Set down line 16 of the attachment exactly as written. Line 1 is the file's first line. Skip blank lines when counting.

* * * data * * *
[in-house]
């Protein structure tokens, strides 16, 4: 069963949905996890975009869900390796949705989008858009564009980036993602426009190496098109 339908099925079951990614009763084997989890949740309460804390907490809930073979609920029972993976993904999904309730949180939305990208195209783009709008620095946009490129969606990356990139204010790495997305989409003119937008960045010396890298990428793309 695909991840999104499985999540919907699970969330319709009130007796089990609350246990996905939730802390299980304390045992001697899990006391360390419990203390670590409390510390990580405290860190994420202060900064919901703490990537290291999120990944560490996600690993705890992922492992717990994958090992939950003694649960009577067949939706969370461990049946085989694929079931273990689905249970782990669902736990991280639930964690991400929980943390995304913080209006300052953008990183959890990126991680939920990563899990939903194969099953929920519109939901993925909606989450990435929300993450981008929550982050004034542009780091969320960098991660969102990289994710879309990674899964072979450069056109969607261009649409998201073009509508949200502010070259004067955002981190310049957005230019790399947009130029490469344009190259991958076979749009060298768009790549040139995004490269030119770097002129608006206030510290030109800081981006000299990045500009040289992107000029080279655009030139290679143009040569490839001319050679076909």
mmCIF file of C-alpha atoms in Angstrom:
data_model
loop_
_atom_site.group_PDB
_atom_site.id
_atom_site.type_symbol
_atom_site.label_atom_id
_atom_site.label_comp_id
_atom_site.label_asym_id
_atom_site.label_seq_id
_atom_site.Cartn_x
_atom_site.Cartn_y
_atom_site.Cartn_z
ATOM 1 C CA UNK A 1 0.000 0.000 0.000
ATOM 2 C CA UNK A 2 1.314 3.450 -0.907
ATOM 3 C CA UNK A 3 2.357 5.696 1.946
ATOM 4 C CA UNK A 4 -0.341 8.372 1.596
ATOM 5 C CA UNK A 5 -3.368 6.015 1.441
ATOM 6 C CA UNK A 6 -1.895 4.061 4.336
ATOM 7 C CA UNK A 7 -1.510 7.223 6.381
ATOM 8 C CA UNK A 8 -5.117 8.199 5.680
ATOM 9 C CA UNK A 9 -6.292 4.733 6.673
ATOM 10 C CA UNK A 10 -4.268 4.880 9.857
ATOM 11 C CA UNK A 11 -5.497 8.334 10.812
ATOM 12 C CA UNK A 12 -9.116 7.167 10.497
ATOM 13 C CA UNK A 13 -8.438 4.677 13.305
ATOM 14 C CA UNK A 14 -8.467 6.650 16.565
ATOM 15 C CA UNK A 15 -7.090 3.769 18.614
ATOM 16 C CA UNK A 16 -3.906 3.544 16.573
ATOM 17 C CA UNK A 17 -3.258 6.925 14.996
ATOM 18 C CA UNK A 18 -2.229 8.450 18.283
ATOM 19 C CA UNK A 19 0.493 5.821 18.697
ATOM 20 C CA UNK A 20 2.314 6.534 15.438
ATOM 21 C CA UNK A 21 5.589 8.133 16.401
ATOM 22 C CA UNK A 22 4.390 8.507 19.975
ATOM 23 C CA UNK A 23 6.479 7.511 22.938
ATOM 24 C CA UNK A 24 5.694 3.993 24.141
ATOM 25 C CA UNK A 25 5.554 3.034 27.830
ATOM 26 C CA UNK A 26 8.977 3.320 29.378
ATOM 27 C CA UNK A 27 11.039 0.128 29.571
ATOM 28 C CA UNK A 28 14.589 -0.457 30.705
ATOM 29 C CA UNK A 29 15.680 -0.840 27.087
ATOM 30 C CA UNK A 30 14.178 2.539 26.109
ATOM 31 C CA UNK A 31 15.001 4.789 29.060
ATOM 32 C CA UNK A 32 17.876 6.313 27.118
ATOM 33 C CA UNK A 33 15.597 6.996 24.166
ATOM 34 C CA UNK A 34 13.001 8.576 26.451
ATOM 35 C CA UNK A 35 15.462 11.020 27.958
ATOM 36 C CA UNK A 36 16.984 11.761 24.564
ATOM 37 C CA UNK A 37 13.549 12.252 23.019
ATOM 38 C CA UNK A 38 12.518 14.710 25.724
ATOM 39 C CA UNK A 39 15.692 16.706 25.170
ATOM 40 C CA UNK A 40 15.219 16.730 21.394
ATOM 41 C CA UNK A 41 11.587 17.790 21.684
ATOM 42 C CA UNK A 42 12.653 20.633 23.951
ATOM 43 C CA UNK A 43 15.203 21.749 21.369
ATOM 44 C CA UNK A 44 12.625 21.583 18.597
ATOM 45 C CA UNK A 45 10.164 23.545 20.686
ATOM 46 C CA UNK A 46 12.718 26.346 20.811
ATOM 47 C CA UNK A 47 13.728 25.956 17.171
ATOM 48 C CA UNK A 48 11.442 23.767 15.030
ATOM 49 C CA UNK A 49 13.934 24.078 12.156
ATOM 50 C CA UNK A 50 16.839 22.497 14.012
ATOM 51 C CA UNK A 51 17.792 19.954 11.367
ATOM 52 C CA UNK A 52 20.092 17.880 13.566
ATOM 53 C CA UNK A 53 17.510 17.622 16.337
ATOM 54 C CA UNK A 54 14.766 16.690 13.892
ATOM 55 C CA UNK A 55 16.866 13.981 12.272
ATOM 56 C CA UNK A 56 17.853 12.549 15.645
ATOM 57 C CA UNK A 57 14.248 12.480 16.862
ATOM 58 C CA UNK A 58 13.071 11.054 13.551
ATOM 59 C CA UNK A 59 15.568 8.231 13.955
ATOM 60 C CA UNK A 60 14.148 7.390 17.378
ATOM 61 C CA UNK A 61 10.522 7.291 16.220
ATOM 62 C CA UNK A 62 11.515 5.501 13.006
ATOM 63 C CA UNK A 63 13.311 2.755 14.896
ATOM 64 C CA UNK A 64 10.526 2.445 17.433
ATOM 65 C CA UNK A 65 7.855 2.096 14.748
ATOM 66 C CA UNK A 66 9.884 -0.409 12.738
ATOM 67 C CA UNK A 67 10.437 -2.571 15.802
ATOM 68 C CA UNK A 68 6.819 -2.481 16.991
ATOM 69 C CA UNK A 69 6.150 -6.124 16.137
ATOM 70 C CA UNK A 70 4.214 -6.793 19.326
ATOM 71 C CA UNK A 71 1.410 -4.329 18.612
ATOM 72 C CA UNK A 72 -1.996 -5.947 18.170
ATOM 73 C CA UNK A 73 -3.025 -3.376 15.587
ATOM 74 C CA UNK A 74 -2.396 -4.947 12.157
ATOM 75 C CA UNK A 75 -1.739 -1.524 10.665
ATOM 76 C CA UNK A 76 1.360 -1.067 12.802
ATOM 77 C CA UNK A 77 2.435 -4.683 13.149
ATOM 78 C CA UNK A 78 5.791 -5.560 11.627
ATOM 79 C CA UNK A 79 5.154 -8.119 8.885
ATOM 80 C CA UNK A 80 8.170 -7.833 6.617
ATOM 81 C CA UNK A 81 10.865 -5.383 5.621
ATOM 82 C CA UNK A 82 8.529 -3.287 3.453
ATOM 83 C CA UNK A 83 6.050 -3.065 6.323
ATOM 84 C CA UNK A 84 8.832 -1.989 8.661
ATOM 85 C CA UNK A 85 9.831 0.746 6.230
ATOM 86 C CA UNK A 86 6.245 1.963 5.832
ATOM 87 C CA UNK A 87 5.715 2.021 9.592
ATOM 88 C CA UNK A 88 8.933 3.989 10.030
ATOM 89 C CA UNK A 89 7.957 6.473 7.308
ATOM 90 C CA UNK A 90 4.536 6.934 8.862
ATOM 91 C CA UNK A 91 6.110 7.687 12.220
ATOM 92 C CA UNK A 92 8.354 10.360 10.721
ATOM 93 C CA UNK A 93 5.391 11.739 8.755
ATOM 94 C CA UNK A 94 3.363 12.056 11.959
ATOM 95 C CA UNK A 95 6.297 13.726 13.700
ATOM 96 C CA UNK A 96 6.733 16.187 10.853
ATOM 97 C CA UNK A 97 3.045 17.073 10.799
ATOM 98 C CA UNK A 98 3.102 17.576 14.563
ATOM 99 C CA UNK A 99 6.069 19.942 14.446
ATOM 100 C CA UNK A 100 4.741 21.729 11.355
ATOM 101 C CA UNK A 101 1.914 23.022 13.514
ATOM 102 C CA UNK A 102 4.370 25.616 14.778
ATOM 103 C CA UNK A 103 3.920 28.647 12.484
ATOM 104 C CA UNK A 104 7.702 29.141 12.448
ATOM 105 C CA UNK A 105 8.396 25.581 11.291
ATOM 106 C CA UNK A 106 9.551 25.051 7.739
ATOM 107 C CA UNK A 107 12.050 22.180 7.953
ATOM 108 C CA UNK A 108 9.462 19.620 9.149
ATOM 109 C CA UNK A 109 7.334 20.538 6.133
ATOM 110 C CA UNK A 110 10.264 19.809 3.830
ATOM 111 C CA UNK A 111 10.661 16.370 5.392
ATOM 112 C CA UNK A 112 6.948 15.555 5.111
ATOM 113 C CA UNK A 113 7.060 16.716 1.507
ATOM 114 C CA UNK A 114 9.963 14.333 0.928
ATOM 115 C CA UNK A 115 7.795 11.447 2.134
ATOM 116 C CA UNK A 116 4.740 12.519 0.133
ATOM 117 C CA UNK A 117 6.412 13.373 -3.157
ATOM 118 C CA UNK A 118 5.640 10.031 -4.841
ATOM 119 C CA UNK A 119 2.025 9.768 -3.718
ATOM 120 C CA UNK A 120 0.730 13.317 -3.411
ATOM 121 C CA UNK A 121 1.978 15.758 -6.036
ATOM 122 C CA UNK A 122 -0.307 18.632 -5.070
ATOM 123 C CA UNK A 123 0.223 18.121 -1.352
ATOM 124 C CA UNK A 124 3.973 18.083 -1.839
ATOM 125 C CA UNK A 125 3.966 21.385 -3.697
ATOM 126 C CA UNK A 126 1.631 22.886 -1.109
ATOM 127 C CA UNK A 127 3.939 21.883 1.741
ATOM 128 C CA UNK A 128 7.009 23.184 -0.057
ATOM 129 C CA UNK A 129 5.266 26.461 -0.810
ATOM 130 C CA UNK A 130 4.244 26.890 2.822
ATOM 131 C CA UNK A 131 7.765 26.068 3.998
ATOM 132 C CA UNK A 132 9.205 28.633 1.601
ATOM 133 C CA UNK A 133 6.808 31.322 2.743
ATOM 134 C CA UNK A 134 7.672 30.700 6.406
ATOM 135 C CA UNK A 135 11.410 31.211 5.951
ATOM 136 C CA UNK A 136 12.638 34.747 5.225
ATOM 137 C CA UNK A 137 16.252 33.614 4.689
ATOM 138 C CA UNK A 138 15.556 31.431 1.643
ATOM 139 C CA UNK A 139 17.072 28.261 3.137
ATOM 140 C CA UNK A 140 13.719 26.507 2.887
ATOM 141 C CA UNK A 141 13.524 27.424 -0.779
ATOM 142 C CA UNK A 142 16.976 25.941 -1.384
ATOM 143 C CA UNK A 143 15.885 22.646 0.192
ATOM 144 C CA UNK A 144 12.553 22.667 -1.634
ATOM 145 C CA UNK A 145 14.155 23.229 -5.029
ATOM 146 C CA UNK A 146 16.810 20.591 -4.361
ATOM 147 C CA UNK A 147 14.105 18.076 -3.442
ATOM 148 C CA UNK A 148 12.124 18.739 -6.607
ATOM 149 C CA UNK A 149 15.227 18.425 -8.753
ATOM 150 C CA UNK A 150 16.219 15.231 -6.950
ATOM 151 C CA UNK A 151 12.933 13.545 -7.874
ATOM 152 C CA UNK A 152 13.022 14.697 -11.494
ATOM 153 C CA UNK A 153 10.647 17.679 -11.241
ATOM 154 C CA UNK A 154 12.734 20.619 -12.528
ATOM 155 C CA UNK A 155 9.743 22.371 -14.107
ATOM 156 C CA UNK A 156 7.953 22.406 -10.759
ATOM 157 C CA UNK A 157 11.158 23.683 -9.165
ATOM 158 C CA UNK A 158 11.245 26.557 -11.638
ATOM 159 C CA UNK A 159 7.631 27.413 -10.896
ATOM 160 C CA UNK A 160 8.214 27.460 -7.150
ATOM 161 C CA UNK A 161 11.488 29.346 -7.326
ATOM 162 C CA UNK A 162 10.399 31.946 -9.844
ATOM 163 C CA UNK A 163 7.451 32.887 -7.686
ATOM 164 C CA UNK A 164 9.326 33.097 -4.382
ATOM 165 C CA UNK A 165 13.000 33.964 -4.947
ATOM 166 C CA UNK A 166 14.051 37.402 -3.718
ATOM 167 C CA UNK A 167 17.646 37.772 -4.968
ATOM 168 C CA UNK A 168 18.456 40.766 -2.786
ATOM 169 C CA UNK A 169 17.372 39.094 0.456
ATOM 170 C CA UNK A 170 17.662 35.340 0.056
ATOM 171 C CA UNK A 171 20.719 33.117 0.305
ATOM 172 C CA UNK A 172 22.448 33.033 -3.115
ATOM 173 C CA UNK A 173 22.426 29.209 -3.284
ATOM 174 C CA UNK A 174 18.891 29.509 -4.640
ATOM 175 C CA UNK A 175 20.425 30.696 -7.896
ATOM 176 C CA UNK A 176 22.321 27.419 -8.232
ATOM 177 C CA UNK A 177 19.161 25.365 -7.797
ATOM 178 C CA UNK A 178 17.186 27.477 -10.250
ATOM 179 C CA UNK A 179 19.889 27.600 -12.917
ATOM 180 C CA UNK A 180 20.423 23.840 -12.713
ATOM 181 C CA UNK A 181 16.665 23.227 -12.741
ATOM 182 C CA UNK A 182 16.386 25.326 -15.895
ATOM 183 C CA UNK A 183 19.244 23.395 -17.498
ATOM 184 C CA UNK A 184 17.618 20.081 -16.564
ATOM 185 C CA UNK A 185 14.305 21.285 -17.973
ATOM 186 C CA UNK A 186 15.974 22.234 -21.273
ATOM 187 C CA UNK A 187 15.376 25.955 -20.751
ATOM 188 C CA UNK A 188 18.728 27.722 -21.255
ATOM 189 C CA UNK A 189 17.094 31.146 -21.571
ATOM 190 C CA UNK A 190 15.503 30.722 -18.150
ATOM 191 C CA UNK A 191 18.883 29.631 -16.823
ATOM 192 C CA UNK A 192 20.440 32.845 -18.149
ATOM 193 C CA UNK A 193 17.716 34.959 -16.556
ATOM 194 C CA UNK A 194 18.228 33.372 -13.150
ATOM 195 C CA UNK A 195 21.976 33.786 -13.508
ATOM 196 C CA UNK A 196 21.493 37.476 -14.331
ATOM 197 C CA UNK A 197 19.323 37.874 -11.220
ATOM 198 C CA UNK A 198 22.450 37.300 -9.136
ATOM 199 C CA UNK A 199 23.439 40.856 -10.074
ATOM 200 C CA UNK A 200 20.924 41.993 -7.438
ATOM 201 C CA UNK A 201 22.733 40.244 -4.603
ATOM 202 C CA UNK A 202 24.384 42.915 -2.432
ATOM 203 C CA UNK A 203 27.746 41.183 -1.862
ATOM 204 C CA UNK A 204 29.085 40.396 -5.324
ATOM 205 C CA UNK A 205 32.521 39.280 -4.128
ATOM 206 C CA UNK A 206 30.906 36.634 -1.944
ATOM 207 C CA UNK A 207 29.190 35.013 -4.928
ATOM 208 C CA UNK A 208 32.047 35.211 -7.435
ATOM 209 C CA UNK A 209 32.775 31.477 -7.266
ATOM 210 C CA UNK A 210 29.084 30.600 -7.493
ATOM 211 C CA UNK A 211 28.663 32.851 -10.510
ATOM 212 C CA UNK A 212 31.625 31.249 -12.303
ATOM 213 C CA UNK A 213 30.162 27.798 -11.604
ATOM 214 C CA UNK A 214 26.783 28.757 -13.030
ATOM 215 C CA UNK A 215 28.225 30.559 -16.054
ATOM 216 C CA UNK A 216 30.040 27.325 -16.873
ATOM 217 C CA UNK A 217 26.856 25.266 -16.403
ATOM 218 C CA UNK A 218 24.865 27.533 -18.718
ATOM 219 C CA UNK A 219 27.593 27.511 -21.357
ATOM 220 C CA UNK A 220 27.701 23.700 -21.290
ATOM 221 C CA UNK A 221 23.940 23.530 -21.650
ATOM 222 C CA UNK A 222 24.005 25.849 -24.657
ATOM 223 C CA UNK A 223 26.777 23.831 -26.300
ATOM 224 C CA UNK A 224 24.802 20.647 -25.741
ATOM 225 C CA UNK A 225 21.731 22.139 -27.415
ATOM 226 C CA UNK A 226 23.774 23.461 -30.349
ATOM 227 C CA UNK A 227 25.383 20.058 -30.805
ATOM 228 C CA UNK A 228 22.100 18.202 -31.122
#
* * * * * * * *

ATOM 1 C CA UNK A 1 0.000 0.000 0.000